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The Challenges of Parenting While Living With Depression

Reviewed by: HU Medical Review Board | Last reviewed: March 2024

Parenting comes with its own set of challenges. For parents grappling with depression, these challenges can feel even more overwhelming and daunting.

Depression is extremely common. About 21 million adults in the United States have had at least 1 depressive episode in their lives. A 2019 study found that the rate of depression increases for parents who have a child with intellectual and developmental disabilities.1

From managing daily tasks to nurturing emotional connections with their children, the impact of depression can be profound. But know that this is a common issue for many parents out there. And there is help available.1,2

How depression affects parenting

It is normal for parents to have days when they feel exhausted, frazzled, or irritated. But depression goes beyond ordinary parenting stress. Parenting with depression can make even the simplest tasks feel overwhelming.1,2

It can also look different from person to person. For instance, some people have depression around the birth of their child (postpartum depression). Others have struggled with depression for most of their lives, and parenting intensifies it.1,2

Being a mom or dad while living with depression

Here are some common ways parental depression can manifest:1,2

Inability to carry out everyday responsibilities

Everyday tasks such as getting out of bed, getting kids ready for school, preparing meals, and engaging in activities with children can feel nearly impossible when you are living with untreated depression. The constant battle against fatigue, hopelessness, and negative thoughts can drain you of the energy needed to care for yourself and your children.1,2

Emotional disconnection

Depression can impact a parent's ability to connect emotionally with their children. Feelings of sadness, irritability, and low self-worth can distort their perceptions and lead to withdrawal or disengagement from family life. This emotional distance can create tension within the household and strain relationships between parents and children.1,2


Parents with depression may withdraw from social interactions due to sadness, fatigue, or low self-esteem. The energy required to engage with others becomes overwhelming, leading parents to retreat from family and their children, as well as friends and community activities.1,2

This isolation can worsen feelings of loneliness. It can also make managing depression even harder, creating a cycle that further isolates parents from sources of support and connection.1,2

Shame and blame

Parents with depression often feel shame about their emotional difficulties and may blame themselves for being "bad parents." If you are a parent and are struggling with depression, it does not mean you are a bad parent. It just means that you need the right support to feel like yourself again.1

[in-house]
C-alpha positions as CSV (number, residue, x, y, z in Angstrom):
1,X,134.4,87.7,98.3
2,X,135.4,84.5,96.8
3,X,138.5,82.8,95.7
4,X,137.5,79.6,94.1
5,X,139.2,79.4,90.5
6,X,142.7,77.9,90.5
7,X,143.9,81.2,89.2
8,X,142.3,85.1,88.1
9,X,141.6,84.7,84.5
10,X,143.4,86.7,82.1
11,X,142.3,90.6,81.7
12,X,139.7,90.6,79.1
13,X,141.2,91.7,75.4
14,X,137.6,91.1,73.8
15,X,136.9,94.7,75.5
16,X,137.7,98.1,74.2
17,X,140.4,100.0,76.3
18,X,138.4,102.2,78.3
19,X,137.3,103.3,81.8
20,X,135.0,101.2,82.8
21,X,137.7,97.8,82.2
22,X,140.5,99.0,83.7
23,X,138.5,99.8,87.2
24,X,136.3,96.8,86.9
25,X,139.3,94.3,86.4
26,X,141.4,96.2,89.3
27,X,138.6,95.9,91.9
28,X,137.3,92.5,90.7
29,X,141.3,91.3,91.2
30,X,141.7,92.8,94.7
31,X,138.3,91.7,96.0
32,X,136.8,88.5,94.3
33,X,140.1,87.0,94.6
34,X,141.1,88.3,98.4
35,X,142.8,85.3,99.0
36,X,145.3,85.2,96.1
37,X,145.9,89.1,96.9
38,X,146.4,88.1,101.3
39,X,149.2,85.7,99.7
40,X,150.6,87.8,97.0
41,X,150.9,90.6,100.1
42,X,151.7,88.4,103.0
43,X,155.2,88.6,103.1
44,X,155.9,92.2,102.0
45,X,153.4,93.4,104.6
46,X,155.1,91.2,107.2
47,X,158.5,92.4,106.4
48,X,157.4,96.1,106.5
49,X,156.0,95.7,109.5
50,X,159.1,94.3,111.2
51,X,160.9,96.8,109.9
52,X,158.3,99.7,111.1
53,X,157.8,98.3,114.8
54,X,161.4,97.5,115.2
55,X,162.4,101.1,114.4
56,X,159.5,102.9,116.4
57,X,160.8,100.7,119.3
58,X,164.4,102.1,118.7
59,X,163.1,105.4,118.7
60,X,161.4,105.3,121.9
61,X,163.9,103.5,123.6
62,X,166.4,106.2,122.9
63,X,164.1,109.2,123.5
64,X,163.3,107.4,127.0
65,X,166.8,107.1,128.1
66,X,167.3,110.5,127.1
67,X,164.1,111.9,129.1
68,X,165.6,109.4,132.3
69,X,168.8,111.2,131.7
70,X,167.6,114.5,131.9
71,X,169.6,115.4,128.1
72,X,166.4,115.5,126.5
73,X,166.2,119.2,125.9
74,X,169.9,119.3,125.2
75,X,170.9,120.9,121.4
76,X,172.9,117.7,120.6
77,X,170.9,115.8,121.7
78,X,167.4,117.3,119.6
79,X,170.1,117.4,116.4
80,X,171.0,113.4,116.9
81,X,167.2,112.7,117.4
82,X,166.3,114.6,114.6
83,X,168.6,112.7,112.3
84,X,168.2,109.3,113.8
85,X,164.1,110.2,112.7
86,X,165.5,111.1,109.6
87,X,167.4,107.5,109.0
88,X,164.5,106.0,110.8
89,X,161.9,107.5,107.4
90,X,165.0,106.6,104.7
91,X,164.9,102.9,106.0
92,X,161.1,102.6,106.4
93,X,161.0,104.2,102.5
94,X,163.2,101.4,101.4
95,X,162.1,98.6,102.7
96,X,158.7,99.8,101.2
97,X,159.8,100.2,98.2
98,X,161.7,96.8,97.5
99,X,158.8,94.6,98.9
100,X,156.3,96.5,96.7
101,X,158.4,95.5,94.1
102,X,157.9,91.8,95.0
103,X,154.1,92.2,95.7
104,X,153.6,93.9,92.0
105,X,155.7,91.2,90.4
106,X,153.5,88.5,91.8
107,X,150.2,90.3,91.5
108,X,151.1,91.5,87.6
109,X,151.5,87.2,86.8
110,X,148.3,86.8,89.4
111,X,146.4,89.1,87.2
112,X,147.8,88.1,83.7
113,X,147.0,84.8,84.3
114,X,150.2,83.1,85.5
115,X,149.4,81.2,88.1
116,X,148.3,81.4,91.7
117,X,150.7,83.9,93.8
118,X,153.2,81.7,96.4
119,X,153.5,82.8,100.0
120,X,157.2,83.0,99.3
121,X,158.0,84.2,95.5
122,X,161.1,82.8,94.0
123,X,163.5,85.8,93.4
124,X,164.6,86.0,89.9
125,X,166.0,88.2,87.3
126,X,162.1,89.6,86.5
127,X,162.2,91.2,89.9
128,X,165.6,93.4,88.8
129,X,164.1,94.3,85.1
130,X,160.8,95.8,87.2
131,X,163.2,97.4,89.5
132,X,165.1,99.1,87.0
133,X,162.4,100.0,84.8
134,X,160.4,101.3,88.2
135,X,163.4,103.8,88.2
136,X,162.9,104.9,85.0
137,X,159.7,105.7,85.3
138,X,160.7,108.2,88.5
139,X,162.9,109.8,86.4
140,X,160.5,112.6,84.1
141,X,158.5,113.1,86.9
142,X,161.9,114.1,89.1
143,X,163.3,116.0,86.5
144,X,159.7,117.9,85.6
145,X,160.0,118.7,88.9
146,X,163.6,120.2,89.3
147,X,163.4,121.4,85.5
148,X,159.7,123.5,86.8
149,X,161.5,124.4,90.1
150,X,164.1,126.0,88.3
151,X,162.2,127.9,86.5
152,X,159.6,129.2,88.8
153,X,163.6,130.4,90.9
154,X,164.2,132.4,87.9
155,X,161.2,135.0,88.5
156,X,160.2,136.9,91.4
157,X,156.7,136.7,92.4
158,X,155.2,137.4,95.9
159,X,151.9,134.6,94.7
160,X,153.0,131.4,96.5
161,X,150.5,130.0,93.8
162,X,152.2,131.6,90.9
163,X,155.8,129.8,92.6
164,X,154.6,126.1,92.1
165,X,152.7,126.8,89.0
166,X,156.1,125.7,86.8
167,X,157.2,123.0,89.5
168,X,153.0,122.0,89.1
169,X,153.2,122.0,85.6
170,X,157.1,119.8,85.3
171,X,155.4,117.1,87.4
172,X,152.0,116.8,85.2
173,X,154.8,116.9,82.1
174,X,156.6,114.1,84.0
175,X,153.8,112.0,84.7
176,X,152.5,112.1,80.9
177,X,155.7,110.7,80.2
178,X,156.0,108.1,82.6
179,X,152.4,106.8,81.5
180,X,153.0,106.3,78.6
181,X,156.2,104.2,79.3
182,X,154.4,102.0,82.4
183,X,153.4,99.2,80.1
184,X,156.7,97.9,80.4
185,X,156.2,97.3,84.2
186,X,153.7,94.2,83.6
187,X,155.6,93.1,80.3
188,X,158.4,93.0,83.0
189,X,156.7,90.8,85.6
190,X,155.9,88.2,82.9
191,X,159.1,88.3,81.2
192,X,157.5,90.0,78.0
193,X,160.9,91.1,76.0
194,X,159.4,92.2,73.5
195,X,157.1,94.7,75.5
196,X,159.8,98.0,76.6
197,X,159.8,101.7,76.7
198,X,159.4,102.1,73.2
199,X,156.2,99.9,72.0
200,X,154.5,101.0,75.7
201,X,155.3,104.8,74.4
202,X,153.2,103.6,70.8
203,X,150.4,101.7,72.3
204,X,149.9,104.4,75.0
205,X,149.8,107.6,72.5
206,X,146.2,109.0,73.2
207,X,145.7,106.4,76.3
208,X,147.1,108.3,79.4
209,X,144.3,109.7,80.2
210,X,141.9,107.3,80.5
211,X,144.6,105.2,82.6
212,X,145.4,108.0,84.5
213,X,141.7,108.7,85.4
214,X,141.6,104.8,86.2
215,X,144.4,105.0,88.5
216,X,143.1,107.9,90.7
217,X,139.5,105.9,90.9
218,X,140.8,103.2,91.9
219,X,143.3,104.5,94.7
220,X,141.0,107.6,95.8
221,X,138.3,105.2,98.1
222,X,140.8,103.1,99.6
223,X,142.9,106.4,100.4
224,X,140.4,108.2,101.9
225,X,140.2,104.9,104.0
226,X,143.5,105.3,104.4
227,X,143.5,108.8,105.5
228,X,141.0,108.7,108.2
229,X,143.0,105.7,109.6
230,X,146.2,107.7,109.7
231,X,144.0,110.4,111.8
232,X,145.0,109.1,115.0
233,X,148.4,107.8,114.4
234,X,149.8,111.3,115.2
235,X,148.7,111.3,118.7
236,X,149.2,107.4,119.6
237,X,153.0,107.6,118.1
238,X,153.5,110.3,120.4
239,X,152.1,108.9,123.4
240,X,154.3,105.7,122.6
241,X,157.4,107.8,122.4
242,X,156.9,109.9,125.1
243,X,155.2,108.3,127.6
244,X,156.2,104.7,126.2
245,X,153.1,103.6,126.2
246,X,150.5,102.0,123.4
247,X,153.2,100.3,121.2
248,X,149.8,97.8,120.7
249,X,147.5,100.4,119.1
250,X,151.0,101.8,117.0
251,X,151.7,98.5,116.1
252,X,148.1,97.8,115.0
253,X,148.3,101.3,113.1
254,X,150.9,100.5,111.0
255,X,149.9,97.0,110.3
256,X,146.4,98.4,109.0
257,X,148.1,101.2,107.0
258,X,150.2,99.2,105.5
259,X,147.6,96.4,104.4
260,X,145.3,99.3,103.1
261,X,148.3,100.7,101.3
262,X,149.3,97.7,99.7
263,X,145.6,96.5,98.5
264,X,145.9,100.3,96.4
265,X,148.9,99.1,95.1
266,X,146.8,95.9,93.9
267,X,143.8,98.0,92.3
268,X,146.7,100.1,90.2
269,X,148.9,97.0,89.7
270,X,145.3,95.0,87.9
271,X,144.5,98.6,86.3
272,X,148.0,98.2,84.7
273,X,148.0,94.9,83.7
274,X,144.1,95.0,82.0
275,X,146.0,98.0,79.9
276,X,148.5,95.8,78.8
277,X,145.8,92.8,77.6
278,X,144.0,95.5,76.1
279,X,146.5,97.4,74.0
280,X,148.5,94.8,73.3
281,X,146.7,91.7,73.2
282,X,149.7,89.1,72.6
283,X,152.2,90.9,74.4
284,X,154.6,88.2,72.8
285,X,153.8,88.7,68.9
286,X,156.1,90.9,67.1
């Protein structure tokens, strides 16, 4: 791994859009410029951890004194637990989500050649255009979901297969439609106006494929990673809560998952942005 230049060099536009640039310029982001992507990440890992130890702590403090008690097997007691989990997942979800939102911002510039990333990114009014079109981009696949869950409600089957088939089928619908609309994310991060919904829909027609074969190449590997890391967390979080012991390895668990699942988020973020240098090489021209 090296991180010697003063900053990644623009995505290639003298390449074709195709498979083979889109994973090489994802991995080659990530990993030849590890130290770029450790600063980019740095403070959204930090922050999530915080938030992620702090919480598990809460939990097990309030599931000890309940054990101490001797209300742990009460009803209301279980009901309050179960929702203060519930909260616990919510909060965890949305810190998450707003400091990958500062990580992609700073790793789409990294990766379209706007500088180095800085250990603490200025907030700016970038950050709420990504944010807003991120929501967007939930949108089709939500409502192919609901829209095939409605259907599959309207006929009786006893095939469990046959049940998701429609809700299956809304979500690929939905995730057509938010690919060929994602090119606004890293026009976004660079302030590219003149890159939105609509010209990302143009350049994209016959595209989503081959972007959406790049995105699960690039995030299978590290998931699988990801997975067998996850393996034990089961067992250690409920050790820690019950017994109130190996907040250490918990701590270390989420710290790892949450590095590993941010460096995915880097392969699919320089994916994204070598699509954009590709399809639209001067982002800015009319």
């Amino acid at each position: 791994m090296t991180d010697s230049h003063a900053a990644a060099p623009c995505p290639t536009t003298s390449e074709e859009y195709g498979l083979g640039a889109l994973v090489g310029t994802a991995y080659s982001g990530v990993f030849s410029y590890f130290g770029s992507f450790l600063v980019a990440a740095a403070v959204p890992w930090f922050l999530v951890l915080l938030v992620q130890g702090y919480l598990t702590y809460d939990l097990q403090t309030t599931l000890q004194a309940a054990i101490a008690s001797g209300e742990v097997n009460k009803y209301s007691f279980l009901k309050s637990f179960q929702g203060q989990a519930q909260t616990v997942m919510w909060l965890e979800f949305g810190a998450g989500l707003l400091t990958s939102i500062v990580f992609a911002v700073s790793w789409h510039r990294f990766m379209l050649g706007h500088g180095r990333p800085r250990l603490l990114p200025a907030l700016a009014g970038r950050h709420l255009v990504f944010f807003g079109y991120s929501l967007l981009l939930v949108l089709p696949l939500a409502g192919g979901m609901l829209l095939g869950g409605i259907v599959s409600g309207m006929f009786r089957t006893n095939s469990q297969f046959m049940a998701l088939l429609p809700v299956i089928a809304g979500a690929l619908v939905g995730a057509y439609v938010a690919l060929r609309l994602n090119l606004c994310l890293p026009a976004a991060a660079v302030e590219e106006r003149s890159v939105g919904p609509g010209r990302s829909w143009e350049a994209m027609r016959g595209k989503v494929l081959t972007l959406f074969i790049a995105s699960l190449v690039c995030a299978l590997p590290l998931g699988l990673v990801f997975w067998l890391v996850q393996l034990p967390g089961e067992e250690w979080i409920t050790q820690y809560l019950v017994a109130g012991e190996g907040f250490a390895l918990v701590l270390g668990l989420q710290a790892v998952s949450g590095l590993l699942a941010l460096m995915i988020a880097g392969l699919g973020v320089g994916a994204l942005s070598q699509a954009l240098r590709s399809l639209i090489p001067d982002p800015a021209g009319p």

How parental depression can affect children

Children are incredibly perceptive. They can sense changes in their parents' moods and behavior. When a parent is struggling with depression, children may experience several emotions, depending on their age.1,2

For example, children might feel confused, sad, scared, insecure, or have feelings of guilt, believing that they are somehow responsible for their parents' distress. It could also mean that they take on responsibilities they normally would not because their depressed parent is unable to carry out certain parenting responsibilities. This adds another layer of complexity to a child's life.1,2

Parents with untreated depression can affect children in the following ways:1,2

  • Lack of responsiveness
  • Disengaging
  • Monotone or flat affect (not showing any emotion)
  • Neglect

Growing up in an environment with a parent who is depressed can also increase a child's risk of developing mental health issues. But a parent's depression does not mean it will always negatively affect a child, especially when the parent is getting appropriate treatment.1,2

How to talk to your kids about depression

Honest and open communication is crucial. Experts recommend having age-appropriate discussions with children about depression.1

You can start by explaining what depression is in simple terms. For example, "It is a medical condition that affects how people feel and think." You can also share some of the symptoms of depression and that you are getting help from your doctor to make those symptoms better.1

Reassure children that depression is not their fault and that you still love them, even if you may not always show it.1

Get treated for your depression

The best thing you can do for yourself and your child is to get treatment for your depression. There are many avenues for treatment you can consider, such as:1-3

Talk with your doctor about your depression symptoms. They may recommend you see a psychiatrist or psychologist who can assess your mental health and get you the treatment you need.

Get support from other adults

Parenting takes a village of support. This is even more important for parents struggling with depression. Don’t be afraid to ask for support when you need it. This might be your partner, family members, friends, fellow parents, or others in the community such as teachers and coaches, who can be aware of a child’s needs and help out when able.1

Building a strong support network of friends, family members, or other parents facing similar challenges provides much-needed support, encouragement, and understanding.1

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This article represents the opinions, thoughts, and experiences of the author; none of this content has been paid for by any advertiser. The team does not recommend or endorse any products or treatments discussed herein. Learn more about how we maintain editorial integrity here.